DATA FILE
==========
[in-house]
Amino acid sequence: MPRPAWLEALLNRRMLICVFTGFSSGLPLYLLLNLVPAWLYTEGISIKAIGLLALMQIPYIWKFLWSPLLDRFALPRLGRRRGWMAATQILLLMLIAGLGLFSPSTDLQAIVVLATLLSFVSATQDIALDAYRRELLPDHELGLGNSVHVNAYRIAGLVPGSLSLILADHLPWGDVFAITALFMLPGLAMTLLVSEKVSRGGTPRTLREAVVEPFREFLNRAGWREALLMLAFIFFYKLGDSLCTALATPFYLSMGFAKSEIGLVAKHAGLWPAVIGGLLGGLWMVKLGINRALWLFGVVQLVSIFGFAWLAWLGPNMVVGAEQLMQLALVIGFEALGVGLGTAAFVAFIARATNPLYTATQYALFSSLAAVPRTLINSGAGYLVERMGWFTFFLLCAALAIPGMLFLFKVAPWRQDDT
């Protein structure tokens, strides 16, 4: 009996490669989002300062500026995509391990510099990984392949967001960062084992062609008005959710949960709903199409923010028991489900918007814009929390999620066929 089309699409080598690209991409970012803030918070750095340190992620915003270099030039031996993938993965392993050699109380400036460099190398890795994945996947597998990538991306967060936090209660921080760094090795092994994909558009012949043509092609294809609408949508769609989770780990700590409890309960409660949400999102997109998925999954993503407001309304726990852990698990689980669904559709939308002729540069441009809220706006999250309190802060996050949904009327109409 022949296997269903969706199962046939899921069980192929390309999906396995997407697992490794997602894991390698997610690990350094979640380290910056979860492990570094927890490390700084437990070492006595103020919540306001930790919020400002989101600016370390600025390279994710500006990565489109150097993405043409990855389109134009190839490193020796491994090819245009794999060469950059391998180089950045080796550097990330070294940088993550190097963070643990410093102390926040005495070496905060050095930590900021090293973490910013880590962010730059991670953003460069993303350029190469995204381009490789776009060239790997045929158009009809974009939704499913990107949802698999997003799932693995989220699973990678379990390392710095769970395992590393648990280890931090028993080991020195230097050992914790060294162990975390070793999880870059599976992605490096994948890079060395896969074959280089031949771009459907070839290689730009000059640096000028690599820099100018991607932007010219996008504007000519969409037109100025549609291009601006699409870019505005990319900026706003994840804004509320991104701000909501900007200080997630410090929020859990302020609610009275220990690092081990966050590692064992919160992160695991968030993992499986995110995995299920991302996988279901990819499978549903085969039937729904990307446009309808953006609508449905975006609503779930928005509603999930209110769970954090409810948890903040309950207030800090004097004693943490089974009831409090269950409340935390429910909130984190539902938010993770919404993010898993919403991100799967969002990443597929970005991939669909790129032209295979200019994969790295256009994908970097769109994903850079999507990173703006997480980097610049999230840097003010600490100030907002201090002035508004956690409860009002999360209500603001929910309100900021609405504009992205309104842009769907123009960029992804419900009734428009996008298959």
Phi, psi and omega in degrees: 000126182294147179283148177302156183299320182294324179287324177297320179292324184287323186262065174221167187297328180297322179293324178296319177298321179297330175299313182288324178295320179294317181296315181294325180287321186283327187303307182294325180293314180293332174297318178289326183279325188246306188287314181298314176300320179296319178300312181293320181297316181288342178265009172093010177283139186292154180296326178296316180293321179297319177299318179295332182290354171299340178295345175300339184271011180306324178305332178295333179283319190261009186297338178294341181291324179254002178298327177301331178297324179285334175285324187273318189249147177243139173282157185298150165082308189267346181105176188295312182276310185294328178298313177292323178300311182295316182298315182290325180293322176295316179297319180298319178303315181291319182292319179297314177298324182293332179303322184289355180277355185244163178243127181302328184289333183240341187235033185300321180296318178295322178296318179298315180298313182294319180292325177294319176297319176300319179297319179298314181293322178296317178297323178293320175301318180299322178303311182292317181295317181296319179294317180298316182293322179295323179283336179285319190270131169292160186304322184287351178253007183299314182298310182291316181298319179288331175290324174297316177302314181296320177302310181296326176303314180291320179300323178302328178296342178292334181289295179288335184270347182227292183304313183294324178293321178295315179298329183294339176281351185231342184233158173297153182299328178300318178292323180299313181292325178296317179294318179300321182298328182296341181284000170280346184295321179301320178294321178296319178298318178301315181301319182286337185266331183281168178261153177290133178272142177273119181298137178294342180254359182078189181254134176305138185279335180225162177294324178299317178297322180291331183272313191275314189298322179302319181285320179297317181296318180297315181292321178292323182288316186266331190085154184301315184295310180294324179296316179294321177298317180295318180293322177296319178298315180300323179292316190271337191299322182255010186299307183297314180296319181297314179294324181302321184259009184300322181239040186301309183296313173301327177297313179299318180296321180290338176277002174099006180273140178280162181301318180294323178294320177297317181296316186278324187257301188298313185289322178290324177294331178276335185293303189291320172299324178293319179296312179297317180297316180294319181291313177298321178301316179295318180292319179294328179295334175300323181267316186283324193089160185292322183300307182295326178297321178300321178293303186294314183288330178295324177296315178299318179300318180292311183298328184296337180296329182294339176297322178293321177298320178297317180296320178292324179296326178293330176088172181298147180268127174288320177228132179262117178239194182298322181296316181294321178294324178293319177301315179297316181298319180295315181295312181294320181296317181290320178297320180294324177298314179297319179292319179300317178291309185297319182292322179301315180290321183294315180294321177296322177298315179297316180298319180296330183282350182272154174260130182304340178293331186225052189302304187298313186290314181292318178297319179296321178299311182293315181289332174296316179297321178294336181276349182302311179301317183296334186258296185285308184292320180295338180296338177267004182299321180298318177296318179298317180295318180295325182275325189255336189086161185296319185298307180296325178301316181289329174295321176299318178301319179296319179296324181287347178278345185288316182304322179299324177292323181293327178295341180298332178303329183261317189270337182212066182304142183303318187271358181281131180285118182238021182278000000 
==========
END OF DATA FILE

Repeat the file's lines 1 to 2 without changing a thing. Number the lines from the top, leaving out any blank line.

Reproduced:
[in-house]
Amino acid sequence: MPRPAWLEALLNRRMLICVFTGFSSGLPLYLLLNLVPAWLYTEGISIKAIGLLALMQIPYIWKFLWSPLLDRFALPRLGRRRGWMAATQILLLMLIAGLGLFSPSTDLQAIVVLATLLSFVSATQDIALDAYRRELLPDHELGLGNSVHVNAYRIAGLVPGSLSLILADHLPWGDVFAITALFMLPGLAMTLLVSEKVSRGGTPRTLREAVVEPFREFLNRAGWREALLMLAFIFFYKLGDSLCTALATPFYLSMGFAKSEIGLVAKHAGLWPAVIGGLLGGLWMVKLGINRALWLFGVVQLVSIFGFAWLAWLGPNMVVGAEQLMQLALVIGFEALGVGLGTAAFVAFIARATNPLYTATQYALFSSLAAVPRTLINSGAGYLVERMGWFTFFLLCAALAIPGMLFLFKVAPWRQDDT